The story, characters and gameplay are key, as are games with enticing rewards systems that make your hard work worth it — unlocking new levels, characters, weapons, secrets and achievements. Gamers have a reason for playing, and blockchain will give them digital ownership over the rewards.
Good graphics help a lot, too, say most gamers — but not always. There are still many arcade games that appeal to new generations. Gaming VC Hong is currently obsessed by Torn, a very basic arcade game. He plays against his brother in law. “The social element is important,” he says, and the community must be authentic. AAA publishers cannot offer something like indie games with high-quality graphics.
A key factor in a game’s success is its difficulty. However, in online games — which are arguably the most popular these days — it’s about ranking up, improving skill levels, progressing, getting better gear and cosmetics, and playing with friends.
Hong believes that Web3 gaming requires incremental changes. “It must be palatable for Web2 gamers. Is it possible to imagine anyone wanting to use a different platform? Word and Excel still work for me. There should be value for time spent in the game, but everything else should be the same as Web2 games.”
It’s difficult to find a good crypto game to invest because Web3 games are not yet popular. “I don’t really get into the details of the game. I don’t invest in some drawings and a storyboard. Nobody knows what the market wants. I can only look for good quality teams that understand gaming psychology and good token models,” muses Hong.
Hong continues to meet with as many teams every day in order to discover the magic tokenomics model.
There are many interesting experiments underway. For example, Racer Club Labs is creating a blockchain-based “BYO” (bring your own) tokens racing game for 2,500 NFT communities. There are 10 heroes in each Racer Club. These heroes were created using IP assignments of NFT holders who have already been part of these communities.
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Imagine that, during club creation, a Mutant Ape Yacht Club holder assigns their unique 2D NF to be immersed in a MAYC Racer Club as a 3D hero. The MAYC Racer Club is a 10-set club license that can be sold or traded individually when this happens ten times.
The idea behind creating scarcity is to use existing NFTs or tokens, rather than issuing new ones.
“To date, gaming still has no proven tokenomic model. Esports is the bridge that will take us to the mainstream. My prediction is that whoever does it right wins the race this year,” Racer Club Labs co-founder Matt Ng opines.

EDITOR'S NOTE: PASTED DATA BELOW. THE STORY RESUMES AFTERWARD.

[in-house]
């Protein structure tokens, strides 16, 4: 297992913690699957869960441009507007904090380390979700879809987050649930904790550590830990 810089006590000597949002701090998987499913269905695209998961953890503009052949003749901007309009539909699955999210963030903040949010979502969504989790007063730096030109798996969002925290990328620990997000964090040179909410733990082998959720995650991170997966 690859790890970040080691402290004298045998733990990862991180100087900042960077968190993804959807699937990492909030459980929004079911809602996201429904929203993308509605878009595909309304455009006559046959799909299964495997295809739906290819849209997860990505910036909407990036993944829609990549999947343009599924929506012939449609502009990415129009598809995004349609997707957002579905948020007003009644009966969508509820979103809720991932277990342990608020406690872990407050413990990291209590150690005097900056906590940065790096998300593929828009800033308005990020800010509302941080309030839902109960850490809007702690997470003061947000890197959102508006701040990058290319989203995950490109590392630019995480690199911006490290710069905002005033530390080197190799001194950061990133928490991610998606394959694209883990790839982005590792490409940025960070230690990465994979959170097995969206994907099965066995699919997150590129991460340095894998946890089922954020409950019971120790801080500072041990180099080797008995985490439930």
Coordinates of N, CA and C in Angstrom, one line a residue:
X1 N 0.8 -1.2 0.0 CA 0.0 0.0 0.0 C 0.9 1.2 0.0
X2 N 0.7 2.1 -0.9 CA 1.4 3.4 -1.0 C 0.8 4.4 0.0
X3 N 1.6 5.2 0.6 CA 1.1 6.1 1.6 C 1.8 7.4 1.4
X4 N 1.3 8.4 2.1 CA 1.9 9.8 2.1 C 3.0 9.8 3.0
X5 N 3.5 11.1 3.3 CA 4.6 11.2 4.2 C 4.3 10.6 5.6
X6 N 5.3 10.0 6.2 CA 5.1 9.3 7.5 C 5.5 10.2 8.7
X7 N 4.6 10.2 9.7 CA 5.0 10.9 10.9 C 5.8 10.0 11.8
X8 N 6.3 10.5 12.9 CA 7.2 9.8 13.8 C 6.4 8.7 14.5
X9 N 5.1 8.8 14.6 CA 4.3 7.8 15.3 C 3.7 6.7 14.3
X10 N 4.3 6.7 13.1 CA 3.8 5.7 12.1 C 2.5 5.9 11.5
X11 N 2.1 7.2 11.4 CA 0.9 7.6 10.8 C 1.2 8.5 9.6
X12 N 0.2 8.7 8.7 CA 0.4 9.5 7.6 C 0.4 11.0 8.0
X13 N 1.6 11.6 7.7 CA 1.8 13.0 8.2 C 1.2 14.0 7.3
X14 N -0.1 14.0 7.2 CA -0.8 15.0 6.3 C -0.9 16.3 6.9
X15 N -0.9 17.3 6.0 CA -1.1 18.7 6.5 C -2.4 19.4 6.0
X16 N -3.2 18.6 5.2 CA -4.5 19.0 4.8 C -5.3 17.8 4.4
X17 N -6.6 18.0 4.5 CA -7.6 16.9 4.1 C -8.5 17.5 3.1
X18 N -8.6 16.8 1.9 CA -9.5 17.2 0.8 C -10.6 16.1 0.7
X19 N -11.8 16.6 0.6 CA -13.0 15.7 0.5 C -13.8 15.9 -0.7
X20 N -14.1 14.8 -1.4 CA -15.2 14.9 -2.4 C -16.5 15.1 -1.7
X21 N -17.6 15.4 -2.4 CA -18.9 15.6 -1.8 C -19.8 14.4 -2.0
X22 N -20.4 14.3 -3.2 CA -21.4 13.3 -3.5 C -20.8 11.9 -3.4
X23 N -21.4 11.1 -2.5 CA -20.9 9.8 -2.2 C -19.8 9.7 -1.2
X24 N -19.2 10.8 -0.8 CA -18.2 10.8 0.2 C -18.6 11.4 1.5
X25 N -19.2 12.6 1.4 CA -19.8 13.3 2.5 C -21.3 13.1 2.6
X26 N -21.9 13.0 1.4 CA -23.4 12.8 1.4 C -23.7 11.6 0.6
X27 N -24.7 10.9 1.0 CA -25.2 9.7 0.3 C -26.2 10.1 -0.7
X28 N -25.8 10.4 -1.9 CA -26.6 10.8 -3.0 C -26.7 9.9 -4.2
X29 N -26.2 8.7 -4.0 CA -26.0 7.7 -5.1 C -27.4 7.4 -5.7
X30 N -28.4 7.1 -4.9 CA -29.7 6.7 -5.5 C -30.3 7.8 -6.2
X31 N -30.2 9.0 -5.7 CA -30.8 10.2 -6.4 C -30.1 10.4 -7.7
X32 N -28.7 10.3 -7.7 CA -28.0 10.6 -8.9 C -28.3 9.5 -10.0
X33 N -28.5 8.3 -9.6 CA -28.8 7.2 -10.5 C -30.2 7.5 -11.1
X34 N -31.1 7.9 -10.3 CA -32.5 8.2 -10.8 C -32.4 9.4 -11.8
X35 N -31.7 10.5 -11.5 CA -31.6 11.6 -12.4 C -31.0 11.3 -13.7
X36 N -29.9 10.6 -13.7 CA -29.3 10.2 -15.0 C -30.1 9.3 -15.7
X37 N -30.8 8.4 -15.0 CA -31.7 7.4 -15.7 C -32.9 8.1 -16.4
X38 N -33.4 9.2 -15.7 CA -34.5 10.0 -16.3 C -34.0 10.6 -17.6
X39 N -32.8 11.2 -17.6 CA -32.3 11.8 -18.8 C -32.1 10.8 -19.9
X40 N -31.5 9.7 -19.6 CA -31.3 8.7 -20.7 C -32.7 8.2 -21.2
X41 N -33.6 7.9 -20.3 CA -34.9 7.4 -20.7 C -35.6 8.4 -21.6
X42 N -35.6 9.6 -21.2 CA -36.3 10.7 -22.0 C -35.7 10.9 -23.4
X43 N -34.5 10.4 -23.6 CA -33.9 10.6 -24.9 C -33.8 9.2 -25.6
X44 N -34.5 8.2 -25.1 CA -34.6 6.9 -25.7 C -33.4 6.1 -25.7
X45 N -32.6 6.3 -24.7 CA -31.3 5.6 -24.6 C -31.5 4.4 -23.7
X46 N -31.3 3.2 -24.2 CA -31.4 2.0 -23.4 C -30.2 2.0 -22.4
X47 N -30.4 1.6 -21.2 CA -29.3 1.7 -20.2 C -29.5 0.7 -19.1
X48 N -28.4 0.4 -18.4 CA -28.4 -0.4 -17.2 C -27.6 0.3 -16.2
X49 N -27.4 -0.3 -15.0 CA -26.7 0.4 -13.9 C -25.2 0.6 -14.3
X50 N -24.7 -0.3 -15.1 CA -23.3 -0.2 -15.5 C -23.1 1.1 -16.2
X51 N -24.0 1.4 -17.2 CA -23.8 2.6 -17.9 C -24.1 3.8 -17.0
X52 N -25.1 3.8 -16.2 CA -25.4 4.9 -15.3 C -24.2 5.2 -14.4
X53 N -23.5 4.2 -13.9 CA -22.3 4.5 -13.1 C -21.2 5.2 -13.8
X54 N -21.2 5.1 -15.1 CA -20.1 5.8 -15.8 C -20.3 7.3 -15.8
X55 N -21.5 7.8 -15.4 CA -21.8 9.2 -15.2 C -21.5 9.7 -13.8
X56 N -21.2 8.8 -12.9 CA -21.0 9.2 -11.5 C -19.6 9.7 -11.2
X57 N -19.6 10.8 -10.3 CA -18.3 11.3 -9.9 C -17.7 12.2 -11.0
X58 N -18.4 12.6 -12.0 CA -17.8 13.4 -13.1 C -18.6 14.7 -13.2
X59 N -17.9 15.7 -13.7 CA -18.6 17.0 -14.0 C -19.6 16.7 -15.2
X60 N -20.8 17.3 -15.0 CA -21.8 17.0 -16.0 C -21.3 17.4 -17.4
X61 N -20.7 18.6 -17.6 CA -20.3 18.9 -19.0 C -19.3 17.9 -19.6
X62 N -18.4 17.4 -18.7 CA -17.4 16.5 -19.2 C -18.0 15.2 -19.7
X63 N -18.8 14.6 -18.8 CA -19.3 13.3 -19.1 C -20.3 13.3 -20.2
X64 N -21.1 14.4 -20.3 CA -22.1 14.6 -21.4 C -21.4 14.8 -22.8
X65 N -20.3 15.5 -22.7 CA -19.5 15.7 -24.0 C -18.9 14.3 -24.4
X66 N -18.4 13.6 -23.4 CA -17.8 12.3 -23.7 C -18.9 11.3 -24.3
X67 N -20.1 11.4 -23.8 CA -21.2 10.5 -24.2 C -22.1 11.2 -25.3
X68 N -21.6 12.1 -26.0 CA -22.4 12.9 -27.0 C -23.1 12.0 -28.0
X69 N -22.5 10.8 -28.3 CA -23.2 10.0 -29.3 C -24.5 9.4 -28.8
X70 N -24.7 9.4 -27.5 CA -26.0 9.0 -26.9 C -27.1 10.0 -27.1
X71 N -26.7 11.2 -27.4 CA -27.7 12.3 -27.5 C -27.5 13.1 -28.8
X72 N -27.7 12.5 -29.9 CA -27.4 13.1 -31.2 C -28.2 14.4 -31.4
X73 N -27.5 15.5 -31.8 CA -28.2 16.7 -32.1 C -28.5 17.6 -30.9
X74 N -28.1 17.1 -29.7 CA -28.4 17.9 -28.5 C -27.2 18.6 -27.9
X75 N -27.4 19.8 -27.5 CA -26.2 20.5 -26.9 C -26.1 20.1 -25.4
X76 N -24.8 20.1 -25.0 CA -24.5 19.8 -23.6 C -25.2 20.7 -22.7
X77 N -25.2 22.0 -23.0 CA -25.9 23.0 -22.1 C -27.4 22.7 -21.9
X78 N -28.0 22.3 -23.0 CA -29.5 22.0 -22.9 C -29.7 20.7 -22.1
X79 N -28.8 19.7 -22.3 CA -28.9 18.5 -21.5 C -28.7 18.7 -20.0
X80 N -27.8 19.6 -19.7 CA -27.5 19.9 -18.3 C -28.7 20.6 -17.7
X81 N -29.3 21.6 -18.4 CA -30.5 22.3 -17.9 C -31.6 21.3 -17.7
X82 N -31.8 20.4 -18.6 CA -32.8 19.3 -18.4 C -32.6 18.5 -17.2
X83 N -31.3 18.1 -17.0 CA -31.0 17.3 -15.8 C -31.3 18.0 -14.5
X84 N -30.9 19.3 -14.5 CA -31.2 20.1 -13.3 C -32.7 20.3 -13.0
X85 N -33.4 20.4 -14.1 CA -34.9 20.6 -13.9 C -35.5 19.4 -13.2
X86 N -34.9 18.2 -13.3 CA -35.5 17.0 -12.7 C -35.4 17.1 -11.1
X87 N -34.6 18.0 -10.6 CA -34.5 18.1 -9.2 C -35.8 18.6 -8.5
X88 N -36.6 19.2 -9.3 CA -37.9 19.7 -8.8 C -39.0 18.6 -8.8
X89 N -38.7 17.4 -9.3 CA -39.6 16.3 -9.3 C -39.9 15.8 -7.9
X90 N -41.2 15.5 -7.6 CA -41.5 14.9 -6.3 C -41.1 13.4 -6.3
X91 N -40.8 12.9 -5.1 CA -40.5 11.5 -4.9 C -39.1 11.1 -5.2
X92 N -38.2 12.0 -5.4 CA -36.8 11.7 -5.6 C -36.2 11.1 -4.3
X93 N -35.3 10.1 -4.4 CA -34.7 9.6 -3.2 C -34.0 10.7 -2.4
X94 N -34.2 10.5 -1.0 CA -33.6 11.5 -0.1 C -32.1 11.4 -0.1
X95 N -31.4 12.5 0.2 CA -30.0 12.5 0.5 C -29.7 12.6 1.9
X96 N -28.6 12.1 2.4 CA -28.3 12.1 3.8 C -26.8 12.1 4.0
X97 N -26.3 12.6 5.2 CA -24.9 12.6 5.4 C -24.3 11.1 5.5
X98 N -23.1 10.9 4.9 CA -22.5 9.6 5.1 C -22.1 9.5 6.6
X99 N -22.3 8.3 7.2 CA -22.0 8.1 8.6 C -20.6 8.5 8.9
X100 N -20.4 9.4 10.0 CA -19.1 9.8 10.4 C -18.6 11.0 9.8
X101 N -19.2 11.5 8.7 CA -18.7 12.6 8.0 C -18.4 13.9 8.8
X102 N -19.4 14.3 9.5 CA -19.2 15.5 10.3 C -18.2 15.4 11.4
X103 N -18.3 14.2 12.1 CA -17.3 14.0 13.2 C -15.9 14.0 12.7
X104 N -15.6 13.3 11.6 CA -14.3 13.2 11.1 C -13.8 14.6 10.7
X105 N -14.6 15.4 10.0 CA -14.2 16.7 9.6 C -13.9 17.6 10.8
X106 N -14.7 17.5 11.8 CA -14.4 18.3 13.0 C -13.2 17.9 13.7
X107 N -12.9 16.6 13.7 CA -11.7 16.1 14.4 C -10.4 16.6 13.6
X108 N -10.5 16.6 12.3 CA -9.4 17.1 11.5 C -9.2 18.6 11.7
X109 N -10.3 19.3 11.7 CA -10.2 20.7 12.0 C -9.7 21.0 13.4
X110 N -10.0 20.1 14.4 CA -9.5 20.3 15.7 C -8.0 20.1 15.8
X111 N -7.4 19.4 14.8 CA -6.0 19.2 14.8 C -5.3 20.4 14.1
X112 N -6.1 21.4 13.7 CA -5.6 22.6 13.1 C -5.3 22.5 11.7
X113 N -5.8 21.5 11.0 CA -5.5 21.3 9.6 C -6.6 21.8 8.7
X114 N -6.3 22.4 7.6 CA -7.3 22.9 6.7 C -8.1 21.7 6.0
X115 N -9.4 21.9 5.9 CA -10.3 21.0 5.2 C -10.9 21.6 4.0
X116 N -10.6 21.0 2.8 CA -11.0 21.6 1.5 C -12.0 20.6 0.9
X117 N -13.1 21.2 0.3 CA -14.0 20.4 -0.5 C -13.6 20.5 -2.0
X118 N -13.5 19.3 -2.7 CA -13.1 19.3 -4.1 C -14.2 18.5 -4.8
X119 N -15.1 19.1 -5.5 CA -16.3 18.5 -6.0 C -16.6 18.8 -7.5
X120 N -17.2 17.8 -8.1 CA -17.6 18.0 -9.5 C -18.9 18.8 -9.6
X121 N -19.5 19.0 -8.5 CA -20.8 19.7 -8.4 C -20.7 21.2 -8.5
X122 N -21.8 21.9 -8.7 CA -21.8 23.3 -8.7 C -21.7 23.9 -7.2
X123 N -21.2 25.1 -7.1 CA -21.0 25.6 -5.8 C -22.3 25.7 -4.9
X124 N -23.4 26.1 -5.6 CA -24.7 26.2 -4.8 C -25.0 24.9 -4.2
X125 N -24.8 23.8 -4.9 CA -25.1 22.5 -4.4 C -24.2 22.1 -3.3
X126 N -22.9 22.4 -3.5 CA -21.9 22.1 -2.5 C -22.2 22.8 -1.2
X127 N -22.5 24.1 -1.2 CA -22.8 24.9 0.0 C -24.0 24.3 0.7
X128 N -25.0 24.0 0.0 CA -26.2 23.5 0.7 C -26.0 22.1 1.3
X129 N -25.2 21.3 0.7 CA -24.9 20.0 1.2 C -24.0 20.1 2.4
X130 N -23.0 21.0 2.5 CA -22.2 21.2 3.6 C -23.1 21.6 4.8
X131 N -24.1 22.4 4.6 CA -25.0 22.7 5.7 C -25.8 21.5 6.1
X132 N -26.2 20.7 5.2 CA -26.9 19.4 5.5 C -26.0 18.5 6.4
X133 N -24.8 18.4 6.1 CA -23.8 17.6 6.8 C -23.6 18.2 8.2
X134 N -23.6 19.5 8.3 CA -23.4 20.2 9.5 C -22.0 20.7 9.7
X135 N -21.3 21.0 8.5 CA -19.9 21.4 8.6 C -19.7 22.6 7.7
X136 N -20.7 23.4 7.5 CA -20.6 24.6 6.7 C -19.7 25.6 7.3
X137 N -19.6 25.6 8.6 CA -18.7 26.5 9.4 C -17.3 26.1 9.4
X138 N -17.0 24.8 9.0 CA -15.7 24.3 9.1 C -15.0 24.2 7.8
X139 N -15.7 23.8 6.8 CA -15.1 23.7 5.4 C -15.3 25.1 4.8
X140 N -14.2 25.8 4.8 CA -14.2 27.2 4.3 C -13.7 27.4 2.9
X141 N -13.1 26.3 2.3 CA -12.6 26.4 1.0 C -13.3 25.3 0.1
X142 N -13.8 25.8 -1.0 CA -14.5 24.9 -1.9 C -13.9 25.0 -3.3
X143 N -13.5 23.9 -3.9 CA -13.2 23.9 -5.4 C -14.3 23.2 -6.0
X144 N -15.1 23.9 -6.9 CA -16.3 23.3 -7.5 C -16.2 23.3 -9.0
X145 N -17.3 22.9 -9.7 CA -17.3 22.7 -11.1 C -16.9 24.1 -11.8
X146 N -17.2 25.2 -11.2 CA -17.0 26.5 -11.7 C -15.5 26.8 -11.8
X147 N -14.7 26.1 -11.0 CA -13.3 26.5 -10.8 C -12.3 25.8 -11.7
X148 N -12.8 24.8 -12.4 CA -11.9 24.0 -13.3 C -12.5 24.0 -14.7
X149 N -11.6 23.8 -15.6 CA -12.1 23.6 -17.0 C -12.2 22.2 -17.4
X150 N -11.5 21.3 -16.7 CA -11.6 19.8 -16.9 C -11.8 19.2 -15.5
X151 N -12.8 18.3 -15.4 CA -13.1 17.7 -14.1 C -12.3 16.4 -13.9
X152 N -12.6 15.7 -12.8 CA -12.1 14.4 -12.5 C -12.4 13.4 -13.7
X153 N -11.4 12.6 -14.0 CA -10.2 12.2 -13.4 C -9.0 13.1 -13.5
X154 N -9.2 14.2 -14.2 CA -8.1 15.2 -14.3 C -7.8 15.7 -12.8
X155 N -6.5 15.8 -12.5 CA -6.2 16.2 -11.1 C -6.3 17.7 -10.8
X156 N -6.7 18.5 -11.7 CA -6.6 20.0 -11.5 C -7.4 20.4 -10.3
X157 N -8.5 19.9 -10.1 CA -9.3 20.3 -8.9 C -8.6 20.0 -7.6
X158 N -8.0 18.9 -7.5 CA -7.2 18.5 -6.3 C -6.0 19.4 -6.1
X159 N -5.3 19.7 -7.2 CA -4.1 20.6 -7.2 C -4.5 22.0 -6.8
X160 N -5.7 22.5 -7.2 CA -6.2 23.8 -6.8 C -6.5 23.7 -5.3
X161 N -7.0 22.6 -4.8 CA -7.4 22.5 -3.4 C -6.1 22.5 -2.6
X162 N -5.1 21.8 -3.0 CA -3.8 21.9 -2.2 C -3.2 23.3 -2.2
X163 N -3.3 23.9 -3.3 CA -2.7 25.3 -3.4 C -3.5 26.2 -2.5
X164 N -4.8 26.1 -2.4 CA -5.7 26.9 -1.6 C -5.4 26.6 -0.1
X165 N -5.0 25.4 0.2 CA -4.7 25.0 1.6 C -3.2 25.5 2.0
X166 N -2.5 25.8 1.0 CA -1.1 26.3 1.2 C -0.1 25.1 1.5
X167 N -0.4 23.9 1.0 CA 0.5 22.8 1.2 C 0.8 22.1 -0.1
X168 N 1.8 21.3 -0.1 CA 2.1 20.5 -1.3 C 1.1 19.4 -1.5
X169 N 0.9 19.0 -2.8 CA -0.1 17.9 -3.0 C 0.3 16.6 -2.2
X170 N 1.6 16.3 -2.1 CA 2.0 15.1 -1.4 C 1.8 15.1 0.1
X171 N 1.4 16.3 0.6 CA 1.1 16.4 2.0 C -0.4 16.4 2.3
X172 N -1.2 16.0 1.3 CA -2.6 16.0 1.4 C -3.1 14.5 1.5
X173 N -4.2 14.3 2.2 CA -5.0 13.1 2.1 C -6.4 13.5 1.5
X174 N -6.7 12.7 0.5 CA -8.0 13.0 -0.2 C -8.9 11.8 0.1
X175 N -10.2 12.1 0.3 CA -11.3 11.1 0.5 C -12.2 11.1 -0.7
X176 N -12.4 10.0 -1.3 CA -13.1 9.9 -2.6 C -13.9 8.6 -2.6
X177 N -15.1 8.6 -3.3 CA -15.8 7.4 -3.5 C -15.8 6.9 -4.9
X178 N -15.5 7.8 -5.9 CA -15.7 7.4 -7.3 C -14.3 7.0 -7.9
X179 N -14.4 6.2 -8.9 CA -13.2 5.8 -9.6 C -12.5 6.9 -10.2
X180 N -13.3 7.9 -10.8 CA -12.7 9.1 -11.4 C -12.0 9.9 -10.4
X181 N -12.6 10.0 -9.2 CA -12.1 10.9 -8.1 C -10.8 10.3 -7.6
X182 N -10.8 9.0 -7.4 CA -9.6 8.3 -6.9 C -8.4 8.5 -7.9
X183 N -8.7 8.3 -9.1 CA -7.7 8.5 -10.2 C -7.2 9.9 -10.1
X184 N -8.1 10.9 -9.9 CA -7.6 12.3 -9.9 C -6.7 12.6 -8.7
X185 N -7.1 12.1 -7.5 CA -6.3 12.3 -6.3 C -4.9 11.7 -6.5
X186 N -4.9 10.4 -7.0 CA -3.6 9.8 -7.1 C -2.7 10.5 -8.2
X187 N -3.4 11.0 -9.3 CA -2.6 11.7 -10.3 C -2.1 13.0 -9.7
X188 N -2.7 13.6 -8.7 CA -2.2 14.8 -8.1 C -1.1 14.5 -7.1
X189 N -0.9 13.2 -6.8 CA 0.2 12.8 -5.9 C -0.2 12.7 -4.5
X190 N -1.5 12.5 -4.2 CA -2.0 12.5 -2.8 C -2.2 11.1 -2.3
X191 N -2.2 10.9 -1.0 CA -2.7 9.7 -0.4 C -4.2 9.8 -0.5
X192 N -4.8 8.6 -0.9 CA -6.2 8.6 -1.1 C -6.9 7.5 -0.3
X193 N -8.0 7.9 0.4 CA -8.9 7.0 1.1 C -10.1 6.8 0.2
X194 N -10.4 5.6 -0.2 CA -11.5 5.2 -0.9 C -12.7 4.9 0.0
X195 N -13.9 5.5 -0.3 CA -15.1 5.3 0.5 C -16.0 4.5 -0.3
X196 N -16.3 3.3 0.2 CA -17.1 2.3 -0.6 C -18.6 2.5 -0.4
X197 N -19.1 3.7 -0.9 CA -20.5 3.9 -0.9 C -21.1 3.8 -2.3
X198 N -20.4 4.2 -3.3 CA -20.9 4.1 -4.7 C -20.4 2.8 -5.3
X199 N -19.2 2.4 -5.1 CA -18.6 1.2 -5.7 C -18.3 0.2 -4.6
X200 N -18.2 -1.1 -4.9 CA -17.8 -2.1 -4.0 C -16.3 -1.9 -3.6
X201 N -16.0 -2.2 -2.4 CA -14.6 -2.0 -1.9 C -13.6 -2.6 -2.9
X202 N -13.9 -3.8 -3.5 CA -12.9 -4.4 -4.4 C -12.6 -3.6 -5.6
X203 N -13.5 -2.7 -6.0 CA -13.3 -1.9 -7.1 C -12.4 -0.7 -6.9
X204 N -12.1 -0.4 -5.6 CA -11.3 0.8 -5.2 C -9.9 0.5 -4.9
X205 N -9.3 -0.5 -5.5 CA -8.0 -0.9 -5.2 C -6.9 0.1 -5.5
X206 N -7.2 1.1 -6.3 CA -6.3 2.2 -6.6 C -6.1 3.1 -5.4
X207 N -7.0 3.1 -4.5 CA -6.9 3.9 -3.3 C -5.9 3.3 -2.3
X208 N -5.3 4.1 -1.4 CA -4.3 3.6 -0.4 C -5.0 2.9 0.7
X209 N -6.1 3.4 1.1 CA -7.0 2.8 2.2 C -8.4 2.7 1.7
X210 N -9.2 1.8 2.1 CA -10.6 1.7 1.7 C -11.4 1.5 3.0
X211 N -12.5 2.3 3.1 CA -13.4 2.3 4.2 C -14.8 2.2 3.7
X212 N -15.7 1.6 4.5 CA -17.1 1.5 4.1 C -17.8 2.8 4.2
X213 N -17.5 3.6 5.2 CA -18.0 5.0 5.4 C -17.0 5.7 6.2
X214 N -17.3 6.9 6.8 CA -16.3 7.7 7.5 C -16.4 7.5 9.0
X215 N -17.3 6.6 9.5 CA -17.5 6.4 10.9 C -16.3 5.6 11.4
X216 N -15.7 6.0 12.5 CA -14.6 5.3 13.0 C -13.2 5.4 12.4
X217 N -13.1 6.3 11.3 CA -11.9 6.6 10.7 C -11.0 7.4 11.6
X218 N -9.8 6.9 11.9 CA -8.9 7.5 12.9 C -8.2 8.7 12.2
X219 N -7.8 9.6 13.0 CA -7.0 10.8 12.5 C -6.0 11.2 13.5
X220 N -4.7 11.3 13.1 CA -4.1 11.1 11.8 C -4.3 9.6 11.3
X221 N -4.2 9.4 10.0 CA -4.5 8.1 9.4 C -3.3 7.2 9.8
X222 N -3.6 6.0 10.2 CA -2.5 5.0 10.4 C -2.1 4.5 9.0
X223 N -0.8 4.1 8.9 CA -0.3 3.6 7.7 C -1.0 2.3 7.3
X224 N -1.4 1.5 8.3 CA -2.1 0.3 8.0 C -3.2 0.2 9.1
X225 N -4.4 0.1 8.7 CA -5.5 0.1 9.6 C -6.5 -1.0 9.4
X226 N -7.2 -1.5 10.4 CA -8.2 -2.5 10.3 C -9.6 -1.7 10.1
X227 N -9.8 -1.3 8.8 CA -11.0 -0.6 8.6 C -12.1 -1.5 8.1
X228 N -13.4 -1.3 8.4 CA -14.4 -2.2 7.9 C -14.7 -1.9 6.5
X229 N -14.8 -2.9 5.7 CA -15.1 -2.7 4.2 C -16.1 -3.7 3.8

Racer Labs is based on NFTs from around the world, but there’s little chance that major companies will adopt this approach. Warwick says it’s a pipedream:
“The interoperability conversation is bullshit. Interoperability across the board is a lofty goal, but it is still many decades away. It’s unrealistic to expect characters like Mario from Mario games to appear in Call of Duty. There are many technical and logistical factors that need to align for interoperability.”
He believes that interoperability can begin within the games of the same franchises or the same studio.
The transition from play-to earn to play-to own to play and develop
Lifelong gamer Elisabeth Hare tells Magazine that gamers need more — and that blockchain can give it to them. “We need a paradigm shift where the power comes back to the people. Blockchain gaming is necessary because of the current state of gaming. Gamers don’t own what they are buying, and they constantly need to buy things.”
She acknowledges that game developers have been exhibiting poor behavior, such as releasing bugs-based games designed around monetization, which has hurt the demand for blockchain gaming.
“Take Overwatch, for example. Activision Blizzard took the game apart, republished it as a sequel, and heavily monetized. The actual ‘new’ element of the game has been delayed at least a year. This is one of the reasons why I’m not surprised gamers are skeptical about monetization.”
Hare believes games should have gameplay mechanics that go beyond earning. Hare is eager to see if there are any Web3 games that prove her point. “The perception in the gaming community is that NFTs provide more ways to extract money from the consumer. It’s a money grab.”
Education and careful design are therefore essential. NFTs were released by AAA studio Ubisoft in response to gamers’ outrage. Ubisoft responded that gamers didn’t understand NFTs.
“With emerging and controversial tech, gaming companies need to clearly demonstrate the benefits of that tech, or implement it in a way that’s appealing or essentially invisible,” Hare says.
There needs to be a “shift in the way NFTs and Web3 concepts are communicated to gamers, in that the Web3 parts should be hidden in the product,” says the lifelong gamer.
While a Fortnite skin NFT for Minecraft is still a ways off, the quest for the Web3 gaming gem remains.